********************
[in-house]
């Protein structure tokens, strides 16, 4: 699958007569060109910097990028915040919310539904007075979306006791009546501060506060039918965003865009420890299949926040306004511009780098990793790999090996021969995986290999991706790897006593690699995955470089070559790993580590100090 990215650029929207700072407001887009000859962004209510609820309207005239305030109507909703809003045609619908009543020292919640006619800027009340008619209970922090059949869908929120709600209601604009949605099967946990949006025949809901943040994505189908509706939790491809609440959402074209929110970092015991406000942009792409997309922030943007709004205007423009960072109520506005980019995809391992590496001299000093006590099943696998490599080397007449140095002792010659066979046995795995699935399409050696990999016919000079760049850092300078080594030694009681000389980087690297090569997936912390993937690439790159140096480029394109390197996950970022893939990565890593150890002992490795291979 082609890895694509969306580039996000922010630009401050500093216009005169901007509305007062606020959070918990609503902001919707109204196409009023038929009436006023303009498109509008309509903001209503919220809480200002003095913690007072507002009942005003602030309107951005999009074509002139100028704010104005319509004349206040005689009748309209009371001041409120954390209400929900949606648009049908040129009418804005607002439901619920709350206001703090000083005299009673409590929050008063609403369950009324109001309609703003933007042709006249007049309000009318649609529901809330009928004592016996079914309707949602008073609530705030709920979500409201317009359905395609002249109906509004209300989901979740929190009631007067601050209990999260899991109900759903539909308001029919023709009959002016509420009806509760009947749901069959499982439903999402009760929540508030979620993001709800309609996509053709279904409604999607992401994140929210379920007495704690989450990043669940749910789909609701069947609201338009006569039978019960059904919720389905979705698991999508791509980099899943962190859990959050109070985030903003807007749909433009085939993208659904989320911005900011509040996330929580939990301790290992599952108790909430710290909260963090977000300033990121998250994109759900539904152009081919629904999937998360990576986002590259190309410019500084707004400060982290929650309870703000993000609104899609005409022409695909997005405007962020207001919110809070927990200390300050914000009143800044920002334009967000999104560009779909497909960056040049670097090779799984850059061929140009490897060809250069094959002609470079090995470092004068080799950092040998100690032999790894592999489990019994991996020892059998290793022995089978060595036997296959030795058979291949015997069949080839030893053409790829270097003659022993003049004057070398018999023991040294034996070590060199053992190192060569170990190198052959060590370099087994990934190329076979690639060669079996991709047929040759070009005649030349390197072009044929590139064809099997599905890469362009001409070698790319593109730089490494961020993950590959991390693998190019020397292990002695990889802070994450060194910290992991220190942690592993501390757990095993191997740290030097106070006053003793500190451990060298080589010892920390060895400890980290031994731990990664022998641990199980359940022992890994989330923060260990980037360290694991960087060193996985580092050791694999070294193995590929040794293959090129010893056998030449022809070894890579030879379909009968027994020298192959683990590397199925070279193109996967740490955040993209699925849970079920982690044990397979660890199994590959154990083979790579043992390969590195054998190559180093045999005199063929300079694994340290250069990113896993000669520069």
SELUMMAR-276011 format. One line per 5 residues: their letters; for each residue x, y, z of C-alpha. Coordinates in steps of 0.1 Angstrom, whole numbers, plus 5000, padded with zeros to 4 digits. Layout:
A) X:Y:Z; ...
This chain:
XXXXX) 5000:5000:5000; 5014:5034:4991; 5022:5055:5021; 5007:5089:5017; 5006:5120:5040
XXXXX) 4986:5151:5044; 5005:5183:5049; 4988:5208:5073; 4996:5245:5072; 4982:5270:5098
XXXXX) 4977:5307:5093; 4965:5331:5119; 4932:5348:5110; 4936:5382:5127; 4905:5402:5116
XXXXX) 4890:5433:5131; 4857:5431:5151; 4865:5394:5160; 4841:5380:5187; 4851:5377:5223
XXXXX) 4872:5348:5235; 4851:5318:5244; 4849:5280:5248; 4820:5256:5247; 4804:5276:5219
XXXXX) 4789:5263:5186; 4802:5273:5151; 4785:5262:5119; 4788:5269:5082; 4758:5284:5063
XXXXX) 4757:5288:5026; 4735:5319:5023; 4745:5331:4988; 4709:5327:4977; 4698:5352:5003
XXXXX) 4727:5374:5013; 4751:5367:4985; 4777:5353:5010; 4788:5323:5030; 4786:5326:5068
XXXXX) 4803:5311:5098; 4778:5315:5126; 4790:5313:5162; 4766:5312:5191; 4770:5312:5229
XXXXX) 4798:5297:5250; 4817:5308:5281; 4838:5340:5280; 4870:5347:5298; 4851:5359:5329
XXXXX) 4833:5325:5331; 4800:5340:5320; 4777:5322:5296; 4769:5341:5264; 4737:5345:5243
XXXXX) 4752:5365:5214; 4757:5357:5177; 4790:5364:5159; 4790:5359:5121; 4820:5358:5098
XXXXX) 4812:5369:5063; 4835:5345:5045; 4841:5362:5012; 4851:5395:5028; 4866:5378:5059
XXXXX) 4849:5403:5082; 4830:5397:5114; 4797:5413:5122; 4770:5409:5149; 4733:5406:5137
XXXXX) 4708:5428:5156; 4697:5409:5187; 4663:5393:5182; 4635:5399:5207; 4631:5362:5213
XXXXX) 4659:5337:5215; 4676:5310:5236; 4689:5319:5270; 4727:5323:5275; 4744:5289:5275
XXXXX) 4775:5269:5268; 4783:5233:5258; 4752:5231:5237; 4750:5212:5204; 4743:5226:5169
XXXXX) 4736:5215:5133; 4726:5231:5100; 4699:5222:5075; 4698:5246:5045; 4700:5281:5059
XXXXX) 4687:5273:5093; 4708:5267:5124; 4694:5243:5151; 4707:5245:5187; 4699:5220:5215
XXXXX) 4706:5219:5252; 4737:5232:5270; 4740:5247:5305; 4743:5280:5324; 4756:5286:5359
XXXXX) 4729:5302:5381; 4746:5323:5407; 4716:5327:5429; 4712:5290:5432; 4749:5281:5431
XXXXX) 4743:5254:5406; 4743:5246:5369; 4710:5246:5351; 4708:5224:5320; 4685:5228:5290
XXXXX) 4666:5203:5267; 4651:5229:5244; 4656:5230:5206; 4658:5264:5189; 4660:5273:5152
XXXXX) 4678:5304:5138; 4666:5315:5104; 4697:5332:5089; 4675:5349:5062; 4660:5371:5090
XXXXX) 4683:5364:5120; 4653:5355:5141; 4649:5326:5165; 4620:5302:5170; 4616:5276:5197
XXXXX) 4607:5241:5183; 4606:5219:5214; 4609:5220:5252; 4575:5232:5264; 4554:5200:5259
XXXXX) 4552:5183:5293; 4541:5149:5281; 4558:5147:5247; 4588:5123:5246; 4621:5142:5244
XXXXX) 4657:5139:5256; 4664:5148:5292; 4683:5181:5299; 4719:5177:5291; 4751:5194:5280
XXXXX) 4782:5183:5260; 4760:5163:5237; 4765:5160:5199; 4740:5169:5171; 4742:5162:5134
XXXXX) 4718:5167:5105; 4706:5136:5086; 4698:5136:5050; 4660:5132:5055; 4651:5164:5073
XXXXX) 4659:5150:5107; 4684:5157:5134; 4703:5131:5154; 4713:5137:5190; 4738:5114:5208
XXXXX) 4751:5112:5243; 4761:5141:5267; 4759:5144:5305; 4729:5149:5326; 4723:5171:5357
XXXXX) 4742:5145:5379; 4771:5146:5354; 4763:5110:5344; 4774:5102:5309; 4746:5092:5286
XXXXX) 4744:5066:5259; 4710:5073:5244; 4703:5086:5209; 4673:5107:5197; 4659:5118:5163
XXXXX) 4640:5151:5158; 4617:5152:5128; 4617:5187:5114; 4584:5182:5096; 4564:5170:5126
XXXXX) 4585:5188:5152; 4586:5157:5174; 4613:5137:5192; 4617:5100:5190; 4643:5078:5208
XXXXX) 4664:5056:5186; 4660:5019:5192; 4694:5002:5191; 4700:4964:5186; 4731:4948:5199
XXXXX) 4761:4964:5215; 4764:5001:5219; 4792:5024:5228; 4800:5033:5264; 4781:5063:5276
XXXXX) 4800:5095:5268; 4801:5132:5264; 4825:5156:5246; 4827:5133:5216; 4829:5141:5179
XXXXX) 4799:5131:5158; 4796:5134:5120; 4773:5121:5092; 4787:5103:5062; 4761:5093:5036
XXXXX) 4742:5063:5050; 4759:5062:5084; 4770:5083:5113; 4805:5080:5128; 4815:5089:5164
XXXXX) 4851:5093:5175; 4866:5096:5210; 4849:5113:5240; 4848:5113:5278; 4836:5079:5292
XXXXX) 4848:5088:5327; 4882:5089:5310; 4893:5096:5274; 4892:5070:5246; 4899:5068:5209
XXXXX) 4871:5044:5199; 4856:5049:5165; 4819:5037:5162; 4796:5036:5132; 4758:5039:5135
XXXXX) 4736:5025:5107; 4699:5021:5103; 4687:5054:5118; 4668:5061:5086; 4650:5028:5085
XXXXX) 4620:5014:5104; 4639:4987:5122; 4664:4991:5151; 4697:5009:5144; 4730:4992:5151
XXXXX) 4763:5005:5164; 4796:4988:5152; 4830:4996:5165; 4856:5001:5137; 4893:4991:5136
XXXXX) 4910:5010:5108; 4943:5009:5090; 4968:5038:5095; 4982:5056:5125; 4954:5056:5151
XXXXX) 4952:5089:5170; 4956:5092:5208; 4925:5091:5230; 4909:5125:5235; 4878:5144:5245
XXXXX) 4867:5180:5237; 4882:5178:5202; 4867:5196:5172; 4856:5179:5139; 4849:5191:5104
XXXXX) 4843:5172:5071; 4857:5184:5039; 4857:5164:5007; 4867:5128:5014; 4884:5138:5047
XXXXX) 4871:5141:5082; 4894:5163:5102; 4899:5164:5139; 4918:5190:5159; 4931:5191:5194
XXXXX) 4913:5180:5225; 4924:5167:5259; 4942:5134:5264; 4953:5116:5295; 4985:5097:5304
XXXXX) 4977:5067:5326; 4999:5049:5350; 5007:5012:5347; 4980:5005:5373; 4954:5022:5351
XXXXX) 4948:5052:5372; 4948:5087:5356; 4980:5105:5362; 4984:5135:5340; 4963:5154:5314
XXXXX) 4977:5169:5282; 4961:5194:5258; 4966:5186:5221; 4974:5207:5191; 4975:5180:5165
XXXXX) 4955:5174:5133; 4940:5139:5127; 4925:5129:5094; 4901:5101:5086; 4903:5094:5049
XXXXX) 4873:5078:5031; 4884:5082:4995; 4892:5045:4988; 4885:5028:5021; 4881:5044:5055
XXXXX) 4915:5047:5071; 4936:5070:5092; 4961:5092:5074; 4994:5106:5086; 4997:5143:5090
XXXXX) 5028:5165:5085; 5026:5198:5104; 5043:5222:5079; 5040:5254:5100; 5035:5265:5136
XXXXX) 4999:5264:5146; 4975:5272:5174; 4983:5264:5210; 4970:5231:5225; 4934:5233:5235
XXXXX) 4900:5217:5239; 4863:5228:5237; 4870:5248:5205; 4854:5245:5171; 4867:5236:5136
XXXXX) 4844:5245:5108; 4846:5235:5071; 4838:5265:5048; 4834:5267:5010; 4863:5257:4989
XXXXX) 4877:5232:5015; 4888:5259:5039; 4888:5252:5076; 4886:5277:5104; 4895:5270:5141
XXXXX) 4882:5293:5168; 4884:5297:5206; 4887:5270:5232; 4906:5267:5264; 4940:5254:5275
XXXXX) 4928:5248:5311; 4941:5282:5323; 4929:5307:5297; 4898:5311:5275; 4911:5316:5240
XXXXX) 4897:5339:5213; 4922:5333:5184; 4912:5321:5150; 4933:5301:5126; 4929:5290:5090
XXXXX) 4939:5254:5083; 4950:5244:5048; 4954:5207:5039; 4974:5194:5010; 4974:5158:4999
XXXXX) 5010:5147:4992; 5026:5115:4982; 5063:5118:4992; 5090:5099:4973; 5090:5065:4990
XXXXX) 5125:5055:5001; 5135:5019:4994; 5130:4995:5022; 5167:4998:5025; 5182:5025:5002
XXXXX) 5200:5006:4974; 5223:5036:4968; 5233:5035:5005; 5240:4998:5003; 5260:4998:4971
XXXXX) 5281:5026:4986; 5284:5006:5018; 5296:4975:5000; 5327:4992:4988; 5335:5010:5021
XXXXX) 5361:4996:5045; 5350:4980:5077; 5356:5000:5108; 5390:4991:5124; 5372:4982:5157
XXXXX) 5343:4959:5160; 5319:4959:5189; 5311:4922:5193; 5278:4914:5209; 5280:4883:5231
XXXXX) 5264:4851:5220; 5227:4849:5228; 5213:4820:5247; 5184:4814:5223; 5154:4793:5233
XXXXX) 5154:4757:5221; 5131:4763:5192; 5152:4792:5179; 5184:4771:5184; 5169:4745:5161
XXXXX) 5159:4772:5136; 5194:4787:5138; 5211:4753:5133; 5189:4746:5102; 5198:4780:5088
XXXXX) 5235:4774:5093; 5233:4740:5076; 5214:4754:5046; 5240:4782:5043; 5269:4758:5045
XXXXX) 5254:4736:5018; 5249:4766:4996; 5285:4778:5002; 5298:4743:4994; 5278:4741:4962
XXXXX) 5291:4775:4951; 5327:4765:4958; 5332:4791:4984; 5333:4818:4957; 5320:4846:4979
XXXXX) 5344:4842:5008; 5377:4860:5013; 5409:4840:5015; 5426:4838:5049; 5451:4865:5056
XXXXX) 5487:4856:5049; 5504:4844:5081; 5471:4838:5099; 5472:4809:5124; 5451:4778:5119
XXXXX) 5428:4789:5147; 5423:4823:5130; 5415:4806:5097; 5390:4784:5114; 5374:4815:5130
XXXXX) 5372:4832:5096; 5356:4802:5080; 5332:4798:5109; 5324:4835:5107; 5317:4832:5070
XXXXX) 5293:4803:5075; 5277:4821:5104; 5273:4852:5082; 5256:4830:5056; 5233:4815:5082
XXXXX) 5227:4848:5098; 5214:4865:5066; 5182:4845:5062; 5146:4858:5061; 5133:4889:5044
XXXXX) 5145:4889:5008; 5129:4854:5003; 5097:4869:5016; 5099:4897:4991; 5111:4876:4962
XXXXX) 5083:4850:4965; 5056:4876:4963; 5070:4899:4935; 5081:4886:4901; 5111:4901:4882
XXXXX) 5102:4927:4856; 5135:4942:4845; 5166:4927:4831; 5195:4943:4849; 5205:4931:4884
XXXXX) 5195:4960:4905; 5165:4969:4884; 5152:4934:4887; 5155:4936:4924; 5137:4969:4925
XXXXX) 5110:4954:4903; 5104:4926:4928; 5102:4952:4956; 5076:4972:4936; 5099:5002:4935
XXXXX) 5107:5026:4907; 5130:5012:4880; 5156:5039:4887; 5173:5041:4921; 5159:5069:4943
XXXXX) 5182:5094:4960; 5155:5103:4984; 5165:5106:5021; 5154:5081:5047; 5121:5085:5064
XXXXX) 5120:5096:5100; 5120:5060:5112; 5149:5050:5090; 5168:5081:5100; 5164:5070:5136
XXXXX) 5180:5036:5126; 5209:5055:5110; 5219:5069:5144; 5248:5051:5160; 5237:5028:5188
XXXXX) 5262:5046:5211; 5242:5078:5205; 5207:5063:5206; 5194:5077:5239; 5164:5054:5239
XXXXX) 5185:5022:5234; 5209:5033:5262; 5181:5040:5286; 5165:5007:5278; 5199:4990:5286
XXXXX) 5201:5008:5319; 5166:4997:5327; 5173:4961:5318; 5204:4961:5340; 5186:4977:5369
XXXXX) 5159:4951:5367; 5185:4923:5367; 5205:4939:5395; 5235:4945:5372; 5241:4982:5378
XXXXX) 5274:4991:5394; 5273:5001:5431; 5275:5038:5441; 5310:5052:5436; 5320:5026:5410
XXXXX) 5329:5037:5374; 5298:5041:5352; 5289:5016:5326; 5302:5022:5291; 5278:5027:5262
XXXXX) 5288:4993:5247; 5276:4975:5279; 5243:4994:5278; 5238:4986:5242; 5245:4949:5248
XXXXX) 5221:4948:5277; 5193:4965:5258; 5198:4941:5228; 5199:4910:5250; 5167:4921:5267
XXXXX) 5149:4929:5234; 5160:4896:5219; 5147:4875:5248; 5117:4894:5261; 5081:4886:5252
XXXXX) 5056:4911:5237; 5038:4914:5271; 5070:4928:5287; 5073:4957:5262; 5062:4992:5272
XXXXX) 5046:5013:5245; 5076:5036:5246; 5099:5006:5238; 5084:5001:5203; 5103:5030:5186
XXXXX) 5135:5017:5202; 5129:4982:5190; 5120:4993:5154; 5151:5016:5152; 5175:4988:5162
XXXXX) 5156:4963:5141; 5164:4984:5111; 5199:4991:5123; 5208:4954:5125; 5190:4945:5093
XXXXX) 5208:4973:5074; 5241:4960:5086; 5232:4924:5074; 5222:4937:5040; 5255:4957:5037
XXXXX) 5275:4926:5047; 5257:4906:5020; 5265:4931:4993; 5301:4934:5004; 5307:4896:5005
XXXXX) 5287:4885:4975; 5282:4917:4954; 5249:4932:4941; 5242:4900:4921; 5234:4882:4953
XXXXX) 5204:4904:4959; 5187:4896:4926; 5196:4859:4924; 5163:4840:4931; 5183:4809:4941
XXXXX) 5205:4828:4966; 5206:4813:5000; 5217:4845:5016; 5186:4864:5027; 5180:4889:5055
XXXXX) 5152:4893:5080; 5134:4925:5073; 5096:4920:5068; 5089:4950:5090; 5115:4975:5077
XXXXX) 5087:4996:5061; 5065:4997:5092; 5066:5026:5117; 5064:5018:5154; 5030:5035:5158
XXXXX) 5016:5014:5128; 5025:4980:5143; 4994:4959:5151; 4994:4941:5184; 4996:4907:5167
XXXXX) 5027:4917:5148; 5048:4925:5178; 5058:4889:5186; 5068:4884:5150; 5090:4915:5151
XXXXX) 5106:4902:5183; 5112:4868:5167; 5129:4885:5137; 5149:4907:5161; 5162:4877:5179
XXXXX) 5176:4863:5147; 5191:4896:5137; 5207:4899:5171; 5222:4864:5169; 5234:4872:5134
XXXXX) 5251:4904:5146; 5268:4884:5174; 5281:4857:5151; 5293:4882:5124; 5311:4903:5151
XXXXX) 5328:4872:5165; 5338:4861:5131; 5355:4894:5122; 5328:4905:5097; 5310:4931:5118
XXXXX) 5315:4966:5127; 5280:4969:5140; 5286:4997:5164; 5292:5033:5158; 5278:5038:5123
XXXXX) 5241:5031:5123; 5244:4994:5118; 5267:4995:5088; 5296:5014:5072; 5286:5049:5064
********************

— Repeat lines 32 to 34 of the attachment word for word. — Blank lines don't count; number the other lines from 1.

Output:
XXXXX) 4552:5183:5293; 4541:5149:5281; 4558:5147:5247; 4588:5123:5246; 4621:5142:5244
XXXXX) 4657:5139:5256; 4664:5148:5292; 4683:5181:5299; 4719:5177:5291; 4751:5194:5280
XXXXX) 4782:5183:5260; 4760:5163:5237; 4765:5160:5199; 4740:5169:5171; 4742:5162:5134